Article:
High Fibre Compost Works: Confessions of a Rotter

High Fibre Composting uses cardboard and paper to soak up nitrogen photo

Compost isn’t Just for Kitchen Scraps
You know you’re a hippy when you move house and take your compost pile with you. Having spent three years in a house too shady to garden, yet composting all of our organic waste, we just couldn’t leave all that beautiful, dark, crumbly compost behind. So on the back of the truck it went, along with all the creatures who call it home. In the process we got to take a good look at the fruits of our labours, and that look validated our approach to composting. We had been experimenting with something called high-fibre composting, in which we not only added kitchen scraps to our heap, but also a good chunk of our household paper and cardboard waste. The idea has been long touted by the Centre for Alternative Technology, and is a great way to stop domestic heaps getting slimy or smelly (heaps with too much nitrogen-rich kitchen scraps, and too little carbon-rich woody materials, can suffer from lack of oxygen). It was amazing how quickly much of the cardboard, paper and other packaging materials had broken down, and I’m only sorry my camera is still in a packing crate somewhere, because (like any proud father), I would have loved to share a picture of my baby (I’ll have to content myself with a picture I took of someone else’s high-fibre system).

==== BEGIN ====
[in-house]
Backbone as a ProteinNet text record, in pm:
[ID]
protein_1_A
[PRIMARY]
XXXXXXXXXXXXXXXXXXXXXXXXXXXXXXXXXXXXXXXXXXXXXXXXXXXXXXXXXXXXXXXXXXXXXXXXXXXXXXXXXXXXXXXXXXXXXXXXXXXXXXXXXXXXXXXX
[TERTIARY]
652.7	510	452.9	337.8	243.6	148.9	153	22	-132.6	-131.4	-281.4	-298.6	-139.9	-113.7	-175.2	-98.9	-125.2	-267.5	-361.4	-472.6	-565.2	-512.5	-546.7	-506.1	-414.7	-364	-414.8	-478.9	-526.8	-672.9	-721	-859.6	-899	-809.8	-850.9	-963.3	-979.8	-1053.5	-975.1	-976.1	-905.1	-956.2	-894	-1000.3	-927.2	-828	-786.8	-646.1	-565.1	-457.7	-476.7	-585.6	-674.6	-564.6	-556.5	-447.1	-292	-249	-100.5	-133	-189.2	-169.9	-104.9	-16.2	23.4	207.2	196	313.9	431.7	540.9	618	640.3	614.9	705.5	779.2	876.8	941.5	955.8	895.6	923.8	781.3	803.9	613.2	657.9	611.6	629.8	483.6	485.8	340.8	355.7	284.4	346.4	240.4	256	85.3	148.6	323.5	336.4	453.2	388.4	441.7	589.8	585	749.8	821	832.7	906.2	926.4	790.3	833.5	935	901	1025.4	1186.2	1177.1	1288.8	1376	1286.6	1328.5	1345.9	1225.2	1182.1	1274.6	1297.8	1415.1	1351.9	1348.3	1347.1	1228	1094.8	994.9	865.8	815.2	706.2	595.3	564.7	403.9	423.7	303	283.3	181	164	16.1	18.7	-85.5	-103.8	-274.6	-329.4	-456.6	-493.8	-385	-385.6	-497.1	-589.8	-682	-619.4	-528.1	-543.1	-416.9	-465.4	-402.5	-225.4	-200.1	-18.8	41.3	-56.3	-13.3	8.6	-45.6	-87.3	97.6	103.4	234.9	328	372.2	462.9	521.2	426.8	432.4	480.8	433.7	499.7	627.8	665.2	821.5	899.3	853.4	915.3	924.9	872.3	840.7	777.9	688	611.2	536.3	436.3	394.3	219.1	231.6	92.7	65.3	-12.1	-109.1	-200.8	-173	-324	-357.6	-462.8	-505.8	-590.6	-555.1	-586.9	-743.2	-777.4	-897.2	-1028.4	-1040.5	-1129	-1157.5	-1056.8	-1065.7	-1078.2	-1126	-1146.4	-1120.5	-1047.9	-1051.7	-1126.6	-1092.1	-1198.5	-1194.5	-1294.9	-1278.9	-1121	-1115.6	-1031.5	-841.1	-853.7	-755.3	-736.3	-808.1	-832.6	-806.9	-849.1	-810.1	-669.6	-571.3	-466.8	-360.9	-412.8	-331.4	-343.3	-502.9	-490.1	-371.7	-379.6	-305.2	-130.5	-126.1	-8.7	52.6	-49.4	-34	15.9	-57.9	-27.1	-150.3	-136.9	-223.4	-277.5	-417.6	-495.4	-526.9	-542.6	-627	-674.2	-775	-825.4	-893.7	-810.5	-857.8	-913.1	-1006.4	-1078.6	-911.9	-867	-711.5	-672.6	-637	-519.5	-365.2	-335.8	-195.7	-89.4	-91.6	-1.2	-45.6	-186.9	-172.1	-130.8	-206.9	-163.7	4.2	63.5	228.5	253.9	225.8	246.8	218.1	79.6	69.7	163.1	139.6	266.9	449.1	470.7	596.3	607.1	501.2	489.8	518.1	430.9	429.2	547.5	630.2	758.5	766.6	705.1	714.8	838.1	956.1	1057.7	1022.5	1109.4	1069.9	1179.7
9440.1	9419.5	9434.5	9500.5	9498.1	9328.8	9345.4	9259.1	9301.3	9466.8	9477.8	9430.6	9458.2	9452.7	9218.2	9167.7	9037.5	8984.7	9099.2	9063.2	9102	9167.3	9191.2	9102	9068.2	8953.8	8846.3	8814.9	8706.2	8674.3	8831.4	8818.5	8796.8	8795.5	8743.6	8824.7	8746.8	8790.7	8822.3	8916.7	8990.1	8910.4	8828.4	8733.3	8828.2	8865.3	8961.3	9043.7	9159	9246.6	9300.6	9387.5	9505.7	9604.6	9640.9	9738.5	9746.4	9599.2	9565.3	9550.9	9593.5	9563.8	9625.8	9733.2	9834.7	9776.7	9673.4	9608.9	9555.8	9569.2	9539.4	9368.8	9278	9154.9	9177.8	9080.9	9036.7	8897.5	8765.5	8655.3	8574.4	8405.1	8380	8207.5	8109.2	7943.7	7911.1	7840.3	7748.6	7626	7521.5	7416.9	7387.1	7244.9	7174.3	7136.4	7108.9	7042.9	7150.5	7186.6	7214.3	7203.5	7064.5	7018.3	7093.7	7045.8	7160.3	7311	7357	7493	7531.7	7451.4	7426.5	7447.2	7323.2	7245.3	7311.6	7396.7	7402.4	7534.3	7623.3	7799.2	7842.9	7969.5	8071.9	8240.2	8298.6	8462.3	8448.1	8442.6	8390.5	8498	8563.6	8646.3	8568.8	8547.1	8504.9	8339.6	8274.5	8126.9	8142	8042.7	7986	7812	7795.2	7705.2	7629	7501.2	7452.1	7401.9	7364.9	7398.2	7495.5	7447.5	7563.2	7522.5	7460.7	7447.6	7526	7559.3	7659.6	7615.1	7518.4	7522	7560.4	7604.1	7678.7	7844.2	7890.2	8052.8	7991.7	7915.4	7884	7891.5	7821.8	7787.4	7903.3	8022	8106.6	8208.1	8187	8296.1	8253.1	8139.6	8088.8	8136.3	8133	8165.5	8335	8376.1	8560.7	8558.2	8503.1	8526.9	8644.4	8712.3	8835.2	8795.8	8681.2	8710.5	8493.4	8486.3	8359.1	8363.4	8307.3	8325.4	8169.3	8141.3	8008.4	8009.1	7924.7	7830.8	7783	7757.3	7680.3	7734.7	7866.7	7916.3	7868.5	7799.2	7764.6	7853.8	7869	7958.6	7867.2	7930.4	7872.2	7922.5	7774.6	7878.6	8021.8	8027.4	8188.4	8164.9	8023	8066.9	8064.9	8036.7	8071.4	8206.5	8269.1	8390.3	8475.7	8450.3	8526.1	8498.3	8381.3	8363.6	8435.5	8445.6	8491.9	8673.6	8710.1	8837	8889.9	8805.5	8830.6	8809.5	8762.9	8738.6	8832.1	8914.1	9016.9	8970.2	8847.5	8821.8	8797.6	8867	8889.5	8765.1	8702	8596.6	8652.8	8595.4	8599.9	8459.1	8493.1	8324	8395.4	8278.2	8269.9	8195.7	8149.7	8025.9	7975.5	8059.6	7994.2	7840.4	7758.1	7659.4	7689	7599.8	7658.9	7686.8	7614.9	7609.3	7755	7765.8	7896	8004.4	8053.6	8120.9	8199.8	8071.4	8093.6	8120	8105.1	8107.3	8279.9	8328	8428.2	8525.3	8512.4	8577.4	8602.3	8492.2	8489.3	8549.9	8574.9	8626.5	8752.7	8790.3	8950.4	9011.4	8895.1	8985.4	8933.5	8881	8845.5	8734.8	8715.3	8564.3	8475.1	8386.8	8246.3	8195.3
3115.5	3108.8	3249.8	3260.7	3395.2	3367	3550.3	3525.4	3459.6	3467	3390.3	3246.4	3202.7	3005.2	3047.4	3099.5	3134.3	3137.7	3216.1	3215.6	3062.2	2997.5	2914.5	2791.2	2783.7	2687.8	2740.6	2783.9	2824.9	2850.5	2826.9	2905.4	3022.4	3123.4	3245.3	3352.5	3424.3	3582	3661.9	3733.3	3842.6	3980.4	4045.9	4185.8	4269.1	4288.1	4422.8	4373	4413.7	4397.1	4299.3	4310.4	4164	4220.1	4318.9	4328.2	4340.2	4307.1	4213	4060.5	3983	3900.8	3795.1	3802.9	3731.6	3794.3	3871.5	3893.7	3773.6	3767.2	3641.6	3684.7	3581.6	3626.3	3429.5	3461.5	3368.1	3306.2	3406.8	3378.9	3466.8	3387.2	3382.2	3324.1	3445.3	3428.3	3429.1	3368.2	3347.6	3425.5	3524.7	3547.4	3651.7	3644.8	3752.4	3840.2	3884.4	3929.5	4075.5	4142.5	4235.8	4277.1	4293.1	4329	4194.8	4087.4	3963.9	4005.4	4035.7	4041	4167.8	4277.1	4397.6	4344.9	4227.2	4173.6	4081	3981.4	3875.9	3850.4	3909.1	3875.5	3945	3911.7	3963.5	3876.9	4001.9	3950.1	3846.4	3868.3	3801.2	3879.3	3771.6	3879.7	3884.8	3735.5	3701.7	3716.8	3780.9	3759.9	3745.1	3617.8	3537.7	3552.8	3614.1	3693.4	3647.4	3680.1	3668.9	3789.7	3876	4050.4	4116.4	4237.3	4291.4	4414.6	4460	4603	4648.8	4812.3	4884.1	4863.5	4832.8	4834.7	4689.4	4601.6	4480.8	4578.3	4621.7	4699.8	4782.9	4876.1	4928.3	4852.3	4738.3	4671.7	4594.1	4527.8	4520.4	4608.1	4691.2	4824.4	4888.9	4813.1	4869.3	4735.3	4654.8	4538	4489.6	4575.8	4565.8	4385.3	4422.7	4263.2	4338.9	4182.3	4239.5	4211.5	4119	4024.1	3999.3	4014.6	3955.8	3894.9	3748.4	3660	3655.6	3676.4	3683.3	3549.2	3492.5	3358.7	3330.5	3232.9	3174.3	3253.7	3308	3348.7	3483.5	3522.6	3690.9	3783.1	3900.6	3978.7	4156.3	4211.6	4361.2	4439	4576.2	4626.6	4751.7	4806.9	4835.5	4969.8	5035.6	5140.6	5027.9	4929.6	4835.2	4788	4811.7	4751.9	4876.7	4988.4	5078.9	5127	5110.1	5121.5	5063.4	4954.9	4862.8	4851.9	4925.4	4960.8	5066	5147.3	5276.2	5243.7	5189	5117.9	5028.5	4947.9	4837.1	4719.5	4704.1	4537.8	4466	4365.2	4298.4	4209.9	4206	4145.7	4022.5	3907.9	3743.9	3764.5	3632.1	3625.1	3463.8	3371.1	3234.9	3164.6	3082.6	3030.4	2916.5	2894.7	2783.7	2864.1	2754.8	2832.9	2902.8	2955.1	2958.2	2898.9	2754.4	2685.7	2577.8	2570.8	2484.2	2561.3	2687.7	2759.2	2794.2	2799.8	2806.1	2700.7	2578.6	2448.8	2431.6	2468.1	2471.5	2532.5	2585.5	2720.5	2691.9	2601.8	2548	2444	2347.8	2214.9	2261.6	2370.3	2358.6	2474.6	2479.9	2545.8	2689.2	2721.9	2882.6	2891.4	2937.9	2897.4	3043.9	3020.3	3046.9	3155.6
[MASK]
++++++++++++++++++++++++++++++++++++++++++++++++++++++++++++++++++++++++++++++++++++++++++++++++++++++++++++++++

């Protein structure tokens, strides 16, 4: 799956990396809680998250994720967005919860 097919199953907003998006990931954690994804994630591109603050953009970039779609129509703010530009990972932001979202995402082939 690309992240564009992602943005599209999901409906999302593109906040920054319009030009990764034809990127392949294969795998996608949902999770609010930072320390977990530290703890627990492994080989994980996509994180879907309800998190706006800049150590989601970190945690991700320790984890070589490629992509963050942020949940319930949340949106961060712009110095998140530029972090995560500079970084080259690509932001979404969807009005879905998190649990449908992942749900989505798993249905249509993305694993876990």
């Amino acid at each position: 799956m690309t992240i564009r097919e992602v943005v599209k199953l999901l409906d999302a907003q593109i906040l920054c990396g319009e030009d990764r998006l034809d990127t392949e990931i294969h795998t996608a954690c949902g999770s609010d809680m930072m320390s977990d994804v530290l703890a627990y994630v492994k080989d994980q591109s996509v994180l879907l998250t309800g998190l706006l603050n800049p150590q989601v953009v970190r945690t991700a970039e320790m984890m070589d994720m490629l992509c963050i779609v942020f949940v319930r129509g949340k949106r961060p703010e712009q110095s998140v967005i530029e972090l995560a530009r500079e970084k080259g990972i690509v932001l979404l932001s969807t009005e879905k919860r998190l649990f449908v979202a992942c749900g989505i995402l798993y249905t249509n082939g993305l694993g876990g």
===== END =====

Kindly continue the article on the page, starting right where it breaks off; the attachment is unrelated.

Correction to first sentence: you know you’re a hippy when you start calling your compost your baby…
More on Composting
Green Basics: Compost
Compost Conundrum: Backyard Box, Indoor Bin, Or Can-O-Worms
TreeHugger Picks: For the Domestic Composter

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